Friday, March 23, 2018

Mute

***DISCLAIMER*** The following review is entirely my opinion. If you comment (which I encourage you to do) be respectful. If you don't agree with my opinion (or other commenters), that's fine. To each their own. These reviews are not meant to be statements of facts or endorsements, I am just sharing my opinions and my perspective when watching the film and is not meant to reflect how these films should be viewed. Finally, the reviews are given on a scale of 0-5. 0, of course, being unwatchable. 1, being terrible. 2, being not great. 3, being okay. 4, being great and 5, being epic! And if you enjoy these reviews feel free to share them and follow the blog or follow me on Twitter (@RevRonster) for links to my reviews and the occasional live-Tweet session of the movie I'm watching!  This movie's title is the state of being that a lot of people want me to maintain.



Mute – 3 out of 5

Somehow, I didn’t hear about the movie Mute until director Duncan Jones (David Bowie’s boy) was on WTF with Marc Maron.  Listening to his interview (and mentioning that this is a film that takes place in the same universe as Moon and is, essentially, a spiritual sequel) I found myself incredibly intrigued by this Netflix original.  Then they mentioned that Paul Rudd was in it and I slammed my fists on the desk in front of me and said, “That’s it, I’m watching it.”  Then I proceeded to leave my cubicle with the intention of going home to watch the movie.  I got to the parking lot when I remembered I still have work to do for my day job.  I then returned to my desk and said, “I will watch this when I get home.”  And watched it I did.  

Alexander Skarsgård is a prime example of a human being
who won the big bucks on the genetic lottery.

It’s the year 2035 and Leo (Alexander Skarsgård) is a bartender at a Berlin strip club.  When Leo was a child, an accident damaged his vocal chords and made him mute but his inability to speak didn’t stop him from falling in love with the waitress Naadirah (Seyneb Saleh).  Naadirah has a shady past but this doesn’t matter to Leo—that is until she mysteriously disappears.  Now Leo is on a desperate mission to find her and it seems that two American surgeons; Cactus Bill (Paul Rudd) and Duck (Justin Theroux), may have some answers.

GET A ROOM!

Mute’s strengths lie entirely with the cast and the visuals.  From beginning to end, the product is filmed beautifully and the future that is presented looks gorgeous.  Yes, it is reminiscent of Blade Runner and its sequel but that doesn’t change the fact that what Jones was presenting looked incredible.  The sets, to the extras, the costumes to the locales and future tech all look fantastic and really crafts a world that feels lived in but also feels just over-the-top enough that it has a disjointed, otherworldly feel to it.  Additionally, the camera work and the use of color really make this a joy to behold.  This element really helps a lot because it is giving you something pretty to look at and, sadly, that distraction is needed a lot in the film.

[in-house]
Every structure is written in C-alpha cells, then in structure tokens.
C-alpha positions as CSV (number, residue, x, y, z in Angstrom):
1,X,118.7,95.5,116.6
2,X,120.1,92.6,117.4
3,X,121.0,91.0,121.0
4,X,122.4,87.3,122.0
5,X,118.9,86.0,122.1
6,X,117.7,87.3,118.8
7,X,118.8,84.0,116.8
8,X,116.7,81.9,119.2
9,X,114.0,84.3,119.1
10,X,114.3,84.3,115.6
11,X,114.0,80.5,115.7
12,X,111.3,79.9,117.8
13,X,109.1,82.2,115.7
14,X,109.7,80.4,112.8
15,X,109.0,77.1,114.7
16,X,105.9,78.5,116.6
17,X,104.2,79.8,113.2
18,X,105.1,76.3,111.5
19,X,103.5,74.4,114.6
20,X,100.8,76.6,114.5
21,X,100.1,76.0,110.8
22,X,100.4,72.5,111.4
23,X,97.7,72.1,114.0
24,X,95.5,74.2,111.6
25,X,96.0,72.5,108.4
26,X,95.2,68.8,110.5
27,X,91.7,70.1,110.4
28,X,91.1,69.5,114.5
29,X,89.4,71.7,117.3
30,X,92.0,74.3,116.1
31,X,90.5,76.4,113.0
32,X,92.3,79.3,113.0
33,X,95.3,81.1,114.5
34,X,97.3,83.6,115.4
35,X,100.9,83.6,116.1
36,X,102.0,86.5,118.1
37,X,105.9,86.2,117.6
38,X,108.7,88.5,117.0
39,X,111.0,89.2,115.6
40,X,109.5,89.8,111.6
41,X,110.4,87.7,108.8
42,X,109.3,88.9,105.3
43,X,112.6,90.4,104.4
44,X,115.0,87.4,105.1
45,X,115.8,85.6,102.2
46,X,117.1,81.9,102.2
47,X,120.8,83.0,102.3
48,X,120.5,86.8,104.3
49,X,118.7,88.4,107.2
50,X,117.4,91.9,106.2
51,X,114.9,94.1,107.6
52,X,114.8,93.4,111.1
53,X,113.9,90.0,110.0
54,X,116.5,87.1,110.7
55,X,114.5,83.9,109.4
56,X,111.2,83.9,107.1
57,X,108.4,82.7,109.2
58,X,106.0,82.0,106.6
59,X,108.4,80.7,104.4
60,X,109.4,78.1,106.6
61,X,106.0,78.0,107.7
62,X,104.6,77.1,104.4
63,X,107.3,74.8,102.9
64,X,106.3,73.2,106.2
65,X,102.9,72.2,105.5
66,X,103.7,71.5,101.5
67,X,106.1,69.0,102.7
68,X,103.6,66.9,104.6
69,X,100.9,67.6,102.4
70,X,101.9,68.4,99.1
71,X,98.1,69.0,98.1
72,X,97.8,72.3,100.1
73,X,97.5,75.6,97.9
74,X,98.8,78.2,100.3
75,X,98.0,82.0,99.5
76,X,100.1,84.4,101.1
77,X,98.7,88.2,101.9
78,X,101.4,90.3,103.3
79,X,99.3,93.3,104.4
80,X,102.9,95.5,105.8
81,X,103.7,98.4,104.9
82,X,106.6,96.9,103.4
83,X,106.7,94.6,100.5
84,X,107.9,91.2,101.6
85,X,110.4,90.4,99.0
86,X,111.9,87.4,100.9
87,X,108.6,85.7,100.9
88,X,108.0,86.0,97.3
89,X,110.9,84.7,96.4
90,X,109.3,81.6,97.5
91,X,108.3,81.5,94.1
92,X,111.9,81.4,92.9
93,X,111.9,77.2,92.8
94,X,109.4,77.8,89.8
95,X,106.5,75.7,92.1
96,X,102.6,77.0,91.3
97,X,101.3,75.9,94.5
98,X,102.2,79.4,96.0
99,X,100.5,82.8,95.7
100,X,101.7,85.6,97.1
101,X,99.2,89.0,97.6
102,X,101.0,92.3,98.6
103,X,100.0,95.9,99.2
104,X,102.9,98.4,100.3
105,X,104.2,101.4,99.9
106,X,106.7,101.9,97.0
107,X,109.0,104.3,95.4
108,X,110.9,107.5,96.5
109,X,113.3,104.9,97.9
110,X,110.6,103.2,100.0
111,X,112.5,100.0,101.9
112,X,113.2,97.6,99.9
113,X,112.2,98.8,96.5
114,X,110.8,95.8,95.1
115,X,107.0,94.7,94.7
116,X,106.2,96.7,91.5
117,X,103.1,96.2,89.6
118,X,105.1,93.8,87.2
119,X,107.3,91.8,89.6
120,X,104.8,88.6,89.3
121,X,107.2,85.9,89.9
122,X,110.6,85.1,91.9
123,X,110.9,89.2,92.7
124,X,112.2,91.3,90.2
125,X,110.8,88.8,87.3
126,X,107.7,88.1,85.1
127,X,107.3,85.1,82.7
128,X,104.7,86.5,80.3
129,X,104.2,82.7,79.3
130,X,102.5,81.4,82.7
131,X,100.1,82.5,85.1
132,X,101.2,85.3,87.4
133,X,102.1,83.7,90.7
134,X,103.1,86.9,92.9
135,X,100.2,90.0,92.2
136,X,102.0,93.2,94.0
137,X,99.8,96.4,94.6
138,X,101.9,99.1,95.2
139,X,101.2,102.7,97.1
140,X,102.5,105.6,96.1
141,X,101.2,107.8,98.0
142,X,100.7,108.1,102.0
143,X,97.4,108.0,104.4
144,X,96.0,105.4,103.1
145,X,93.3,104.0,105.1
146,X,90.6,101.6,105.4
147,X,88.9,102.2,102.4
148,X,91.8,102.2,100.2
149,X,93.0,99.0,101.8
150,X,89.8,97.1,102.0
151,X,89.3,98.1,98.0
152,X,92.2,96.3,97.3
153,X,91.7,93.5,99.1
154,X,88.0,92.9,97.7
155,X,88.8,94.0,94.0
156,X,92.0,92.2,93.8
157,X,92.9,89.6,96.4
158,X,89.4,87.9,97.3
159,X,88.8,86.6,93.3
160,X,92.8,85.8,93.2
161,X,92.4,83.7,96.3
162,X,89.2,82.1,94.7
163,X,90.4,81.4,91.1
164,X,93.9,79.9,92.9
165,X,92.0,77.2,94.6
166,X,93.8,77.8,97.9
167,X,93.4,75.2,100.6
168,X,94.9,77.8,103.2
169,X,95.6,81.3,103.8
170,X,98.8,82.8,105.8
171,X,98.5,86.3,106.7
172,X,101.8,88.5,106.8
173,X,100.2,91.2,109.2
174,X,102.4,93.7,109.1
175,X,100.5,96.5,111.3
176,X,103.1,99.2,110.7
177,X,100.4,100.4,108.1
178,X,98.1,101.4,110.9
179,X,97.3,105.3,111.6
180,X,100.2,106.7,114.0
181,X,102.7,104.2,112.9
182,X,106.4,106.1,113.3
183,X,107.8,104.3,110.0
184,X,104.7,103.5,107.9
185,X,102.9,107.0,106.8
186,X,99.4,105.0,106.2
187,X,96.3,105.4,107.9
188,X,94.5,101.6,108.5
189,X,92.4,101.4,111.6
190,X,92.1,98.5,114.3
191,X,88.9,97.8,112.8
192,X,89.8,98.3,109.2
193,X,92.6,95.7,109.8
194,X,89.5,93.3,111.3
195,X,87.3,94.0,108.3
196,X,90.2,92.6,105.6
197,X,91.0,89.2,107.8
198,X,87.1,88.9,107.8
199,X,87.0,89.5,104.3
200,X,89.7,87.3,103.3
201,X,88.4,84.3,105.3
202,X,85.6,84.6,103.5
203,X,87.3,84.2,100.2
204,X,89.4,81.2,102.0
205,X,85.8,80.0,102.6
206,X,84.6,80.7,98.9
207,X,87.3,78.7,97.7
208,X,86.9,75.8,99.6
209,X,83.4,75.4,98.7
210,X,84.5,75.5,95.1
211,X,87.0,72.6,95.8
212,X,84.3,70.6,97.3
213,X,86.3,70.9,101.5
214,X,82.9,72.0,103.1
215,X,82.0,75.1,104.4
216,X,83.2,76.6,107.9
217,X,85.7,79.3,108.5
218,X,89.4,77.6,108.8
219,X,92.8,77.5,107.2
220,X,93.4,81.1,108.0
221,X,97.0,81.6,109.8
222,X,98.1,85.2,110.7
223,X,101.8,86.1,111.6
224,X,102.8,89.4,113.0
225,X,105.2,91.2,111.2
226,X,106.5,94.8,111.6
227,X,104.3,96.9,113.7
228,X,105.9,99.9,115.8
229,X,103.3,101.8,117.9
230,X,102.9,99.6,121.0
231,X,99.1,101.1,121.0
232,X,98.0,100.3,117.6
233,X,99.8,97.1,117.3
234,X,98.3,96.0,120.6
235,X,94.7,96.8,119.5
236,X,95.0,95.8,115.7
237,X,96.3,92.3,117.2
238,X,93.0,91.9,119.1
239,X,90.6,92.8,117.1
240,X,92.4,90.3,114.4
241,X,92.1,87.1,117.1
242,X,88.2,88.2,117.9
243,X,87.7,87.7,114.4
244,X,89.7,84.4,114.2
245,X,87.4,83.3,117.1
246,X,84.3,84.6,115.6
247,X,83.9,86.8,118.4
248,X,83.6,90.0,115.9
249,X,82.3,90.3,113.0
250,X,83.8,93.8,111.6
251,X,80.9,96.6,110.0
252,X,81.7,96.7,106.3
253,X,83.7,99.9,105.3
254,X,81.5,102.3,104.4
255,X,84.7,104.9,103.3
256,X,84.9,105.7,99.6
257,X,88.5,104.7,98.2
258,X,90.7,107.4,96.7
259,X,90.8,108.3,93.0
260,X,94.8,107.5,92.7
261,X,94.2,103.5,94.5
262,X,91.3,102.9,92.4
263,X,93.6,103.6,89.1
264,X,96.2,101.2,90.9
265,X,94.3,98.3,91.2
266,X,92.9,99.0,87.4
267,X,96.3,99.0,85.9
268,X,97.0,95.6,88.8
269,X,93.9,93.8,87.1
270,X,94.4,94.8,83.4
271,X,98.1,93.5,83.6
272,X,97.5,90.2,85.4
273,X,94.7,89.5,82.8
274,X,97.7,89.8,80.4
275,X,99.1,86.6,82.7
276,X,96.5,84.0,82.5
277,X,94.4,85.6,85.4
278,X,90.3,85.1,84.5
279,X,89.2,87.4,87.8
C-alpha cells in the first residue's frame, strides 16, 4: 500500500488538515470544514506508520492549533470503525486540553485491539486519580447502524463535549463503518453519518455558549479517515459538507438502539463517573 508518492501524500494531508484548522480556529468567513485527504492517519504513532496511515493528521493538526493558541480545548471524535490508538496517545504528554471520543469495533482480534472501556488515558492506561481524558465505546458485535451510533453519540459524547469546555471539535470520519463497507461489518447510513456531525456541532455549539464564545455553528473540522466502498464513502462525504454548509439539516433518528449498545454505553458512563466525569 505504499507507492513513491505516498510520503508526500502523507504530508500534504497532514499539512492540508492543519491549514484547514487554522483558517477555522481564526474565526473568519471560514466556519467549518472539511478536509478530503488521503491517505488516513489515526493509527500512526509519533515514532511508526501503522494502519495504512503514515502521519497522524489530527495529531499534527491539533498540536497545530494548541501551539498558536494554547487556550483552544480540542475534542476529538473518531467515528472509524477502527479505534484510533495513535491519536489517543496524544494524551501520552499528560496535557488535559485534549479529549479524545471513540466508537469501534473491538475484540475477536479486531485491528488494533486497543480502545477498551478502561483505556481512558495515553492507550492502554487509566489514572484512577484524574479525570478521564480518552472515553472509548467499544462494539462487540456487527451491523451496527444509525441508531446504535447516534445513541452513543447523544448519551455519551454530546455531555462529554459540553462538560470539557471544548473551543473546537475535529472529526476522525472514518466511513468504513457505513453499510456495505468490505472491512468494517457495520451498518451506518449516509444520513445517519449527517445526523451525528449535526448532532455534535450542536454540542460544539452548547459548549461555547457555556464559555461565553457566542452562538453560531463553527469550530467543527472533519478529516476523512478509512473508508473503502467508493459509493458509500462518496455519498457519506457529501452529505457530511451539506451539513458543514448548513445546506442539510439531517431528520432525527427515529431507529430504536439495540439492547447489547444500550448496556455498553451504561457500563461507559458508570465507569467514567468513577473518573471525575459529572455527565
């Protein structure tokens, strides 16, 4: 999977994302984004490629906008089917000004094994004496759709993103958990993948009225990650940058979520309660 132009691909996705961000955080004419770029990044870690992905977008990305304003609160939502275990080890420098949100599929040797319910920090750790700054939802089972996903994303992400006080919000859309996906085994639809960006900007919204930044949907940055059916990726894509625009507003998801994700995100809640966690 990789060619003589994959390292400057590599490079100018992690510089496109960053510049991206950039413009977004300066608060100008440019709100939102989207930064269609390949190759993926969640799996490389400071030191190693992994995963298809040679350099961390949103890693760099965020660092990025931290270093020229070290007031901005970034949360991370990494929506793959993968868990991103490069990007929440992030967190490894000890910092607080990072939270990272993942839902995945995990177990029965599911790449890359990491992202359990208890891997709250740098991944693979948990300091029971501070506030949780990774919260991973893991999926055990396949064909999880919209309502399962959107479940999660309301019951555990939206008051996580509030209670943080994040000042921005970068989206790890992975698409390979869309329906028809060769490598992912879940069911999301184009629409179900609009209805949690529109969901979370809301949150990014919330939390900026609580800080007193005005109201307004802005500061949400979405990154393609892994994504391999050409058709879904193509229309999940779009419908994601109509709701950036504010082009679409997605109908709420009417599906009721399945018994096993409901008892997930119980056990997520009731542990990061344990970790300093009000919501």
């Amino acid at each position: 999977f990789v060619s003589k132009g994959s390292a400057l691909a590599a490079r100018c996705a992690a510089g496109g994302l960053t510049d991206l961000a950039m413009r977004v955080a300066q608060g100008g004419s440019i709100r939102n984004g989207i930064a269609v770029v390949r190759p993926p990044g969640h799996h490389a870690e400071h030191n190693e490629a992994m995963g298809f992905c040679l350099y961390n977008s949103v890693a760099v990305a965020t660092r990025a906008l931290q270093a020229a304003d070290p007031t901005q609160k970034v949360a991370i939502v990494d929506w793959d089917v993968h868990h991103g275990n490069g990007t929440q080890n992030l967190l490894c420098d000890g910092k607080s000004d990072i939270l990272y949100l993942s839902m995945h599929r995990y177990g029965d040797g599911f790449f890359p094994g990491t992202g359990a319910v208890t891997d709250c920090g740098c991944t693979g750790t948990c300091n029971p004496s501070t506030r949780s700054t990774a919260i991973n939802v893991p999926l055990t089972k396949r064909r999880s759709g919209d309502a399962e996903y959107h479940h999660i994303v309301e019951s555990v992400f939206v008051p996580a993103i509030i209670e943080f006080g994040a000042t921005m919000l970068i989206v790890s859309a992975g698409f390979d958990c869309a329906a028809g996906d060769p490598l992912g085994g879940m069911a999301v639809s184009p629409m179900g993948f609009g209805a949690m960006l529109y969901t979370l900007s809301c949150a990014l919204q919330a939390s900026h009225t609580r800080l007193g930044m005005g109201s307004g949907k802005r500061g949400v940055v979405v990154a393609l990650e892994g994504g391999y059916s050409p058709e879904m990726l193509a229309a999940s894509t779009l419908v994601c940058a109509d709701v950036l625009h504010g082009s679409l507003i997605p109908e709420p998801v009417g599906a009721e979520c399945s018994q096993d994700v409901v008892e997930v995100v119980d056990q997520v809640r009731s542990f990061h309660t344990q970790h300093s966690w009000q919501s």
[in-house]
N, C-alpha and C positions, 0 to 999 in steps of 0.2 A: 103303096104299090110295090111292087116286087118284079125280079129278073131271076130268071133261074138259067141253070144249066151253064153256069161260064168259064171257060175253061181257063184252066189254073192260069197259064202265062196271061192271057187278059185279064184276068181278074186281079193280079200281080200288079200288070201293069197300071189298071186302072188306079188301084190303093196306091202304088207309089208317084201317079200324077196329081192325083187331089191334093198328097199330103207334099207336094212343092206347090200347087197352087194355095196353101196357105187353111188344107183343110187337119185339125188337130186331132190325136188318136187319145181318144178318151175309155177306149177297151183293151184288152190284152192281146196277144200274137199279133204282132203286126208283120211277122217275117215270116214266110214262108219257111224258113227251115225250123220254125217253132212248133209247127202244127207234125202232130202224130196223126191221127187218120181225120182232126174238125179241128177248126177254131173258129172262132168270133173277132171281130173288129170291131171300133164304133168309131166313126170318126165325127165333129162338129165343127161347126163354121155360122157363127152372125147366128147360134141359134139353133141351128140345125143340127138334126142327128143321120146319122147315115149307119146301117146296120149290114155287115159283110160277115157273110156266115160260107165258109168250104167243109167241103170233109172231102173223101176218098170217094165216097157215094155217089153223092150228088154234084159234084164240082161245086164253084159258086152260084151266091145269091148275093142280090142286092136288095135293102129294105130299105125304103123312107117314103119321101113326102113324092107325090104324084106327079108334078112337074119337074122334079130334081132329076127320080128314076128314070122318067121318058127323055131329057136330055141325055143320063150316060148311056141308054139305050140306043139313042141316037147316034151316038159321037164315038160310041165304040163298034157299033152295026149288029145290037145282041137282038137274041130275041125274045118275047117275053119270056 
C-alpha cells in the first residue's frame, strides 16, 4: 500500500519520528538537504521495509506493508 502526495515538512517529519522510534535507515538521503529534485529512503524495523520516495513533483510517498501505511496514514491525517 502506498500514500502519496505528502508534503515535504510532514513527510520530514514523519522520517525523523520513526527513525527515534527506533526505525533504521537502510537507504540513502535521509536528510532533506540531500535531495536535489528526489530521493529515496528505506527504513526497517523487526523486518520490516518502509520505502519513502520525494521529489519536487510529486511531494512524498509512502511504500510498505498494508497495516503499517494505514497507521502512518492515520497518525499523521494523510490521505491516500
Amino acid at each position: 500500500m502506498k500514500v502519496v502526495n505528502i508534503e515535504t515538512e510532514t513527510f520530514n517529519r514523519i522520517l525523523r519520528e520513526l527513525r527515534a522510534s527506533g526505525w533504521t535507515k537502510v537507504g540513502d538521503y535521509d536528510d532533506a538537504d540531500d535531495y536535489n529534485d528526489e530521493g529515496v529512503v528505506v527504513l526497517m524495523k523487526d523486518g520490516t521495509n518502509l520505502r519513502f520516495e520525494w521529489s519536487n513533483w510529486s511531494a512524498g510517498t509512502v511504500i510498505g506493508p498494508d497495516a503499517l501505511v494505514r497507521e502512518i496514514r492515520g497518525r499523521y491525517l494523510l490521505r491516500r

Why do futures in movies love neon lights and primary colors so much?

Suicide is painless.  I really liked Jones' homage to
M.A.S.H. with the characters of Cactus Bill and Duck.
The weakest aspect about Mute and the thing that really dragged this movie down is the fact the story moves very slowly.  Some critics have called out the darker nature of the journey and the depressing state of the tale as something that was harming the story but I didn’t have that big of a problem with that.  For me, the killer was how slowly Leo’s investigation was taking and how his path felt less about checking out a mystery and more about showcasing this future world.  Every lead Leo took quickly stopped feeling like we were watching a character trying to find the woman he loves and more like we were just watching world-building take place.  While it was cool to see all the unique nooks and crannies this future had to offer, it ended up killing the intrigue the story so desperately needed.  This also had an effect on the big reveals that started to take place in the third act.  I spent so much time seeing Leo go on what feels like a character wandering aimlessly and like he was on a sightseeing mission that, by the time there was answers, I realized that I didn’t see a story that was really setting up the questions.

What a hobbit will do for money just to get his second breakfast fix.

One other element I will mention that was really great was the performances.  Skarsgård is doing an amazing job with his non-verbal performance and is emoting effectively well.  However, the performance I enjoyed the most was Paul Rudd.  Rudd is playing the antagonist in this film and I’ve become so accustomed to seeing the actor in comedic and silly roles (even his action-based role as Ant-Man plays to his skills of a comedian) that I thought it was going to be shocking to see him play the bad guy.  However, the character of Cactus Bill is, essentially, a dick and since Rudd has played a comedic dick in the past he was able to handle this role amazingly well.  There was never a point where I didn’t take him seriously as the antagonist and he really brought some weight to the role.  I always knew the guy was talented but this showed his talent was deeper than I ever realized.

Is Paul Rudd one of the greatest people to ever exist?  Answer:  Yes.

Mute is a good idea that looks pretty and has an amazing cast but is, to put it bluntly, pretty boring.  I liked its connection to Moon and I was blown away with the visuals and Paul Rudd’s performance but was terribly underwhelmed by a story that felt like it was going somewhere but wasn’t in too big of a hurry to get there.

That's a lot of Rockwells!

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